Phillip E. Carter
Senior Fellow, Center for a New American Security, Adjunct Professor of Law
B.A., University of California, Los Angeles (UCLA); J.D., UCLA School of Law
Professor Carter is Senior Fellow, Counsel and Director of the Military, Veterans, and Society Program at the Center for a New American Security. Prof. Carter...Continue Reading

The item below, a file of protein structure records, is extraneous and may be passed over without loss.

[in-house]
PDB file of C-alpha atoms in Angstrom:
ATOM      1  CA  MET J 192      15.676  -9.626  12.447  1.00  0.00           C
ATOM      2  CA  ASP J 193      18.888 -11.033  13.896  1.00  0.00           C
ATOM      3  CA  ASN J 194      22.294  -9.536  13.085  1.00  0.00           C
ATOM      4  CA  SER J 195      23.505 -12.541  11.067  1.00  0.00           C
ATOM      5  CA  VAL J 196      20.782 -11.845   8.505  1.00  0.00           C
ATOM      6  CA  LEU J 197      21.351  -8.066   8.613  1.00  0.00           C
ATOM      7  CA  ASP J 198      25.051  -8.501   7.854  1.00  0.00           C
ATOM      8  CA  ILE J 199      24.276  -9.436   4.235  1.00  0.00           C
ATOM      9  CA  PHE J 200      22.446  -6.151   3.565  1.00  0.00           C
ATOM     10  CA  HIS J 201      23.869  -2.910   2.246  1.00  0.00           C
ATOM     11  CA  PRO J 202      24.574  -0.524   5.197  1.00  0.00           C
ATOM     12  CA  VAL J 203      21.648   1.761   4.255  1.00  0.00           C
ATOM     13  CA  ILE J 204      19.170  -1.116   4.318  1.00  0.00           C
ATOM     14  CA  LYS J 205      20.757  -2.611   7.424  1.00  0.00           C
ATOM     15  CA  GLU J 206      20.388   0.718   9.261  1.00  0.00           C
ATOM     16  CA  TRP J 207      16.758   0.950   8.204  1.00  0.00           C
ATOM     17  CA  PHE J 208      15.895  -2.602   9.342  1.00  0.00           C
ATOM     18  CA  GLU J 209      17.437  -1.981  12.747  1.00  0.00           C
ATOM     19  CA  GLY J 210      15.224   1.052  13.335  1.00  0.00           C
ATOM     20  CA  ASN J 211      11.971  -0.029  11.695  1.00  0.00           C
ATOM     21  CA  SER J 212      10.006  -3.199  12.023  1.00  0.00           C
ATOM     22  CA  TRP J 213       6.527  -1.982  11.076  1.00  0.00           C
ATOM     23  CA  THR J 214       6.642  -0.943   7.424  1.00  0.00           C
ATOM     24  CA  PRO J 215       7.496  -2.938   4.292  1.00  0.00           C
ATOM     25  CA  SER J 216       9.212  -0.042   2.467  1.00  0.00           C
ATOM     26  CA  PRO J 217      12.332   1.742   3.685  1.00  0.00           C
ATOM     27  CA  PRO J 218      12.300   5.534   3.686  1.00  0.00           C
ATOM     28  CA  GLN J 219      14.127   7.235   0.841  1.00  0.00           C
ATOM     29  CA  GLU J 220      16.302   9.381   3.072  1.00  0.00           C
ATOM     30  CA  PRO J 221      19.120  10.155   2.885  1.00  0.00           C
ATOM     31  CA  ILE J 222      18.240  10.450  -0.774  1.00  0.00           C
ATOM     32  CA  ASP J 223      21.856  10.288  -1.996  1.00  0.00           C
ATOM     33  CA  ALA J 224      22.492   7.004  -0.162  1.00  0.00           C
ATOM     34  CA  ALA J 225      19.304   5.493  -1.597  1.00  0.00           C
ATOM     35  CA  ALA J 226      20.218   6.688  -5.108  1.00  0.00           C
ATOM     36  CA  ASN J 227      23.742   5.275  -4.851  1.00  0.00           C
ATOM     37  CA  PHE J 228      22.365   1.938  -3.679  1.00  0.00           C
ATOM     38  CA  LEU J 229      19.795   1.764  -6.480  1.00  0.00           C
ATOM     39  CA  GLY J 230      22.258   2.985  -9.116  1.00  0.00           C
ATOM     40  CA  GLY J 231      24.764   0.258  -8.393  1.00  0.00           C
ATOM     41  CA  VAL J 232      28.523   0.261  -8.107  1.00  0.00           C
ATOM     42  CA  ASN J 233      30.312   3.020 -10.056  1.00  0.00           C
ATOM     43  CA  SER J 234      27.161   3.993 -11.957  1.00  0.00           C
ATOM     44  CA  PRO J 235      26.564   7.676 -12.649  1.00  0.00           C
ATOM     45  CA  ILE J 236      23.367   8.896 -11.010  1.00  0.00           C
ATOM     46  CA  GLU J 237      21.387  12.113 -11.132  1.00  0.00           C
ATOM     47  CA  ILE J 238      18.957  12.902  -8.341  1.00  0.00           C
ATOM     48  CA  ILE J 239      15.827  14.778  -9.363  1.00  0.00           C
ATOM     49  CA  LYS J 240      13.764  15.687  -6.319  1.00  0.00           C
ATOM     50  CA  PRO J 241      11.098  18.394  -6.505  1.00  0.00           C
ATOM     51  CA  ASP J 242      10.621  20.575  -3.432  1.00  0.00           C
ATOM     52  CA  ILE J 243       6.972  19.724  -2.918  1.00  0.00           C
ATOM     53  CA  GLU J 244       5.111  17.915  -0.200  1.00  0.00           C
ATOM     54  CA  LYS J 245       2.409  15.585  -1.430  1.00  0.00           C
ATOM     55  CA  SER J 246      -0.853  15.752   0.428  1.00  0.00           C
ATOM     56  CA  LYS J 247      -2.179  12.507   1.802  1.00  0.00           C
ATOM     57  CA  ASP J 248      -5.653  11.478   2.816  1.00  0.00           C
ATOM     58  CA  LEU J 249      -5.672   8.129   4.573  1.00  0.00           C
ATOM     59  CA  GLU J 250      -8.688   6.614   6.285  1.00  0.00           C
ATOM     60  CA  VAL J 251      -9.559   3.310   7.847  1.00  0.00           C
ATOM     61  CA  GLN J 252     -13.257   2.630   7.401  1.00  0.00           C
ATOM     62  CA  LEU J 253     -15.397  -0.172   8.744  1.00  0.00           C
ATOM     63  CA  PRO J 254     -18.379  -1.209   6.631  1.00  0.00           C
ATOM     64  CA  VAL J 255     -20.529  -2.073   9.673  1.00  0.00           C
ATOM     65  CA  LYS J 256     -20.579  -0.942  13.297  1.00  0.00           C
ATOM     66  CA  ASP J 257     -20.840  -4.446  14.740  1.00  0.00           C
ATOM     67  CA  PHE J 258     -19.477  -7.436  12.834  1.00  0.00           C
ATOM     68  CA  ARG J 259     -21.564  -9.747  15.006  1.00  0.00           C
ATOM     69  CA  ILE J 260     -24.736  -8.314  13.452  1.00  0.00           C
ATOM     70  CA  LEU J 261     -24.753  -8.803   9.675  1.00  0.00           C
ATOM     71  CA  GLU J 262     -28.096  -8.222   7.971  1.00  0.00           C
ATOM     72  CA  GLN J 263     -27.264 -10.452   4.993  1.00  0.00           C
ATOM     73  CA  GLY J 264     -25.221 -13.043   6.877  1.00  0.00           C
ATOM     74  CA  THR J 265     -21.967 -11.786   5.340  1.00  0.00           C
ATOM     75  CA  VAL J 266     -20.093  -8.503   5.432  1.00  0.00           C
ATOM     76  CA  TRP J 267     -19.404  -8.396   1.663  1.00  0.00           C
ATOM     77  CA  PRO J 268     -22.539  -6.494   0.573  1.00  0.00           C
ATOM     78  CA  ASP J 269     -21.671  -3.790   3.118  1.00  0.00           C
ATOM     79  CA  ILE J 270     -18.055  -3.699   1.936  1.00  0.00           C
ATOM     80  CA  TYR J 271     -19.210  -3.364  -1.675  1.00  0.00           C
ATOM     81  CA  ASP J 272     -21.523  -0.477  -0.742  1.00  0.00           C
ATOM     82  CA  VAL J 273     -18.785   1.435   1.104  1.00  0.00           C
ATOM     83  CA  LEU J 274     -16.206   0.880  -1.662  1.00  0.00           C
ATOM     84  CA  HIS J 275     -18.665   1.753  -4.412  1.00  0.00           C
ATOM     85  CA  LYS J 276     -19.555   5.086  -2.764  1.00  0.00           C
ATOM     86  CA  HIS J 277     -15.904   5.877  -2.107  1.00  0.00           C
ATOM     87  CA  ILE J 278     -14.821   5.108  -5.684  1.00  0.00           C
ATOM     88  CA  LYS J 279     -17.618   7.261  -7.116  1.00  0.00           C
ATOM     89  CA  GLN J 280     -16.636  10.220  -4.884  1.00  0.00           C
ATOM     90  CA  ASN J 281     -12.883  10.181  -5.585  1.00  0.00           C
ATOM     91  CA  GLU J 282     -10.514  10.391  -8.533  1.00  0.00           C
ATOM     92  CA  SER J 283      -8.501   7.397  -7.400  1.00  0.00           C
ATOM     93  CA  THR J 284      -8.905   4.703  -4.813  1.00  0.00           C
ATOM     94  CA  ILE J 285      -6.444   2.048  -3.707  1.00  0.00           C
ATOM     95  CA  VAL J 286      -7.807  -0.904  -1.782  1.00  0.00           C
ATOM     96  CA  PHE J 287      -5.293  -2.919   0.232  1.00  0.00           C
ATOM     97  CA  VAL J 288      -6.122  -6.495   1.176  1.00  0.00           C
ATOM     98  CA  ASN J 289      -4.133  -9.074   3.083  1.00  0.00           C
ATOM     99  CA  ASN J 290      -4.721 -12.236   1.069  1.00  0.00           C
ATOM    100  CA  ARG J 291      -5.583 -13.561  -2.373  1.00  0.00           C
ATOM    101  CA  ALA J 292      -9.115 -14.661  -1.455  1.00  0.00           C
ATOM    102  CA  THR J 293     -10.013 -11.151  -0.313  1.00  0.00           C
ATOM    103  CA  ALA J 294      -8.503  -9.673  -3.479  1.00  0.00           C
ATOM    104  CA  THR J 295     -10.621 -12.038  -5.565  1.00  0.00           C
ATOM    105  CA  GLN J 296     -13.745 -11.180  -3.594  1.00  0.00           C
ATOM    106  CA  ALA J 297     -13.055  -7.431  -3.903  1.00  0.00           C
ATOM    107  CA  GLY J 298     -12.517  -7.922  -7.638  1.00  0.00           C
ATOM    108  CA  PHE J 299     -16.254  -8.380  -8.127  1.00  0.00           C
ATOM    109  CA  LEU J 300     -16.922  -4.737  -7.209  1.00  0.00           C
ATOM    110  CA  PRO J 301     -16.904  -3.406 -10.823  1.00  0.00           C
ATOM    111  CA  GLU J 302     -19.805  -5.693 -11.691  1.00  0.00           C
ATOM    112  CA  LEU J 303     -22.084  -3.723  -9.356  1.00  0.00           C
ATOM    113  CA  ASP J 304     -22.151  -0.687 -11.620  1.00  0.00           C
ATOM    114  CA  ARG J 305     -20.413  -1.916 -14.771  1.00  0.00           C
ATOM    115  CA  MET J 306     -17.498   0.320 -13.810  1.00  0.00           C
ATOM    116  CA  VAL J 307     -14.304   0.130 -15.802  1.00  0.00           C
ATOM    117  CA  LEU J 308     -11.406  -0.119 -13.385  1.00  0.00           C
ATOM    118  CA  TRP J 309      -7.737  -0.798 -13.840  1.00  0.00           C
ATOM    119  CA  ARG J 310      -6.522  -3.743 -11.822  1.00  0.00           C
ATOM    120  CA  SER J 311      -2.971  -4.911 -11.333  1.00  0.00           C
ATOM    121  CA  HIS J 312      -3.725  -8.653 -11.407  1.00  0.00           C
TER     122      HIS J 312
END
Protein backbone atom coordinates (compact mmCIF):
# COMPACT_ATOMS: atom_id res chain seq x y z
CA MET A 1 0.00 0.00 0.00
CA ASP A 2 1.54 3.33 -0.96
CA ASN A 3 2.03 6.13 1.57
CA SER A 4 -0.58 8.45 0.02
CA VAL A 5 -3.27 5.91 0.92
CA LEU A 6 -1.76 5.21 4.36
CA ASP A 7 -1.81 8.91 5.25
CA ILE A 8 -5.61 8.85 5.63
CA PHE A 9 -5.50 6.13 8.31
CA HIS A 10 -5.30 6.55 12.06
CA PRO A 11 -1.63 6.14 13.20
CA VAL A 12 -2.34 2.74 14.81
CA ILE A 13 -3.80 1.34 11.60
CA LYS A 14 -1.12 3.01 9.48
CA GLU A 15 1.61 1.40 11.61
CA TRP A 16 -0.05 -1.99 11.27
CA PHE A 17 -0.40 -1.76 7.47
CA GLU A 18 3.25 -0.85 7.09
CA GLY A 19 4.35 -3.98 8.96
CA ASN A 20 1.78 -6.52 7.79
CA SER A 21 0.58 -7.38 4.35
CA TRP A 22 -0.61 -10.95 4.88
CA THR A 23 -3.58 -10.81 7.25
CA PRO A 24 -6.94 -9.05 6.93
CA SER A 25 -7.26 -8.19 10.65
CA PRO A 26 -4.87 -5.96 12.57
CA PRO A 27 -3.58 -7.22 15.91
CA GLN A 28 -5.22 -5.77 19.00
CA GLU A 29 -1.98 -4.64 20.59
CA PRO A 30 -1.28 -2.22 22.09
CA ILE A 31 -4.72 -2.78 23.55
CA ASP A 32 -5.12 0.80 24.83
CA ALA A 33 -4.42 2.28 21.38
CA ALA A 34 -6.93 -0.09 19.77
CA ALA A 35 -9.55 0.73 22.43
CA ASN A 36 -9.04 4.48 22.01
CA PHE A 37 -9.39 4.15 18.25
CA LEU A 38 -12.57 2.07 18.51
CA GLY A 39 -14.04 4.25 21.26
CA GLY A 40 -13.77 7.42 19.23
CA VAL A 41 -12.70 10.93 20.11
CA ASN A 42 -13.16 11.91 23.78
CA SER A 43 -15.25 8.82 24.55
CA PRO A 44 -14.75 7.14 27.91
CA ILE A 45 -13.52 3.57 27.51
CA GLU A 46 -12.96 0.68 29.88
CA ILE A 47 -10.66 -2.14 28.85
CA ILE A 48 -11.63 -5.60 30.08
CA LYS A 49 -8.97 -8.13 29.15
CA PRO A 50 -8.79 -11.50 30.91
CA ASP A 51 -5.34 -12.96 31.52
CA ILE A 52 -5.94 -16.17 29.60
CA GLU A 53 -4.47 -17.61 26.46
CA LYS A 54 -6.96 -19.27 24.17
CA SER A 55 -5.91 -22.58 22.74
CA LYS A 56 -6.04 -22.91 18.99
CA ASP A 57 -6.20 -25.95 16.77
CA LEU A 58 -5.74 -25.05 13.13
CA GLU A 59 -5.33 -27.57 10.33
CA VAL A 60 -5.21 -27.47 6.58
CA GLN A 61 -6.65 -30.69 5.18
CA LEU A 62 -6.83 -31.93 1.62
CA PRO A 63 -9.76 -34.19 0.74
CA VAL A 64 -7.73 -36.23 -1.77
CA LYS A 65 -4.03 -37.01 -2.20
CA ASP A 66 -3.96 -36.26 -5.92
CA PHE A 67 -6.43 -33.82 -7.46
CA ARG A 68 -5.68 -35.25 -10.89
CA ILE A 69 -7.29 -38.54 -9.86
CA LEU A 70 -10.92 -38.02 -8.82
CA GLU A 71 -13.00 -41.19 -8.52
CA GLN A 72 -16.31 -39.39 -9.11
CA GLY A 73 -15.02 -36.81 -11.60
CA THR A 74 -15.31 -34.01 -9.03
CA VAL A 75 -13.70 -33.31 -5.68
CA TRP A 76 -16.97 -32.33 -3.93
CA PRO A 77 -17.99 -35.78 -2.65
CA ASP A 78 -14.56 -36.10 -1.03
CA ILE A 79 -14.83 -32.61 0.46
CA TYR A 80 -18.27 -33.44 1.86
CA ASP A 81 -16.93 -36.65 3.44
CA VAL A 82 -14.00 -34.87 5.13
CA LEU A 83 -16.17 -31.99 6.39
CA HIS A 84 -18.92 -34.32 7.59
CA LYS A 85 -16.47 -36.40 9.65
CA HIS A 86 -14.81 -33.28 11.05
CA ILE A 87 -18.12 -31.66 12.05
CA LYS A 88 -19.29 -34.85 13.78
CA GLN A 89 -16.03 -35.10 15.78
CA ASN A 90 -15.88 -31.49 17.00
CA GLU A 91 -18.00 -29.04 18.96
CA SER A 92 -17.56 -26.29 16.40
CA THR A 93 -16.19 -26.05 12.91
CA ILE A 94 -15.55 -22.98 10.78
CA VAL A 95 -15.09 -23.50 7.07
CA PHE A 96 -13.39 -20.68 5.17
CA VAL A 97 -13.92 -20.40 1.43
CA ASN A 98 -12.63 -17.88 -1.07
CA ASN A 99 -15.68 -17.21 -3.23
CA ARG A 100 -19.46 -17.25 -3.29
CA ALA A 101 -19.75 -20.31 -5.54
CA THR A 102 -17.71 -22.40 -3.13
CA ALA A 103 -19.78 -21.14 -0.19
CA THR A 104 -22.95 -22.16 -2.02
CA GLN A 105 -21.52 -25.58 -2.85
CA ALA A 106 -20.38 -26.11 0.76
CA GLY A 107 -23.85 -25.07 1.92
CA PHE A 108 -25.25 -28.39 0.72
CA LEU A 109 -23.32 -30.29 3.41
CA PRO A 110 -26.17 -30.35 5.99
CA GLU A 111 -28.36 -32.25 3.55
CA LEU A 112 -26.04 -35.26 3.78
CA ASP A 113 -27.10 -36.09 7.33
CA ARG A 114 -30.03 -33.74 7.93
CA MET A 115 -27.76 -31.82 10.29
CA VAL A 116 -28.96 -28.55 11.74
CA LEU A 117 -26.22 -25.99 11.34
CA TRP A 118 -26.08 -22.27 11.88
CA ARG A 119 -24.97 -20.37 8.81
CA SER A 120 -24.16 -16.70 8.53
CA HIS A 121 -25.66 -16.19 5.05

Professor Carter is Senior Fellow, Counsel and Director of the Military, Veterans, and Society Program at the Center for a New American Security. Prof. Carter began his career as an Army officer, serving for several years in the active and reserve components as a military police and civil affairs officer. Following his military service, Prof. Carter has worked in the private sector as an attorney and business leader. As an attorney, his law practice focused on government contracts, export controls, and national security law, including work for a broad array of clients including defense and aerospace companies, construction and logistics firms, financial institutions, and technology companies. Prof. Carter authored briefs in the landmark national security cases Hamdan v. Rumsfeld (relating to military commissions at Guantanamo Bay), FAIR vs. Rumsfeld (relating to military recruiting on university campuses) and Al-Aulaqi v. Obama (a challenge to U.S. targeting of al Qaeda personnel in Yemen). Following his law practice, from 2011 to 2013, Prof. Carter served as chief operating officer for Caerus Associates, a private-sector strategy and design firm. In 2007-08, Prof. Carter served on the Obama campaign as a volunteer, and then the campaign’s national veterans director, after which he served as a political appointee in the Obama administration, responsible for detainee policy issues. Mr. Carter currently serves on the editorial board of the Journal for National Security Law & Policy, and the veterans advisory council for the Jericho Project, a non-profit organization in New York devoted to ending homelessness through innovative supportive housing programs. He writes extensively on legal and national security issues, with recent work appearing in the Washington Post and Foreign Policy, and also comments on national security issues as @inteldump on Twitter. He has been a member of the Georgetown Law adjunct faculty since 2013.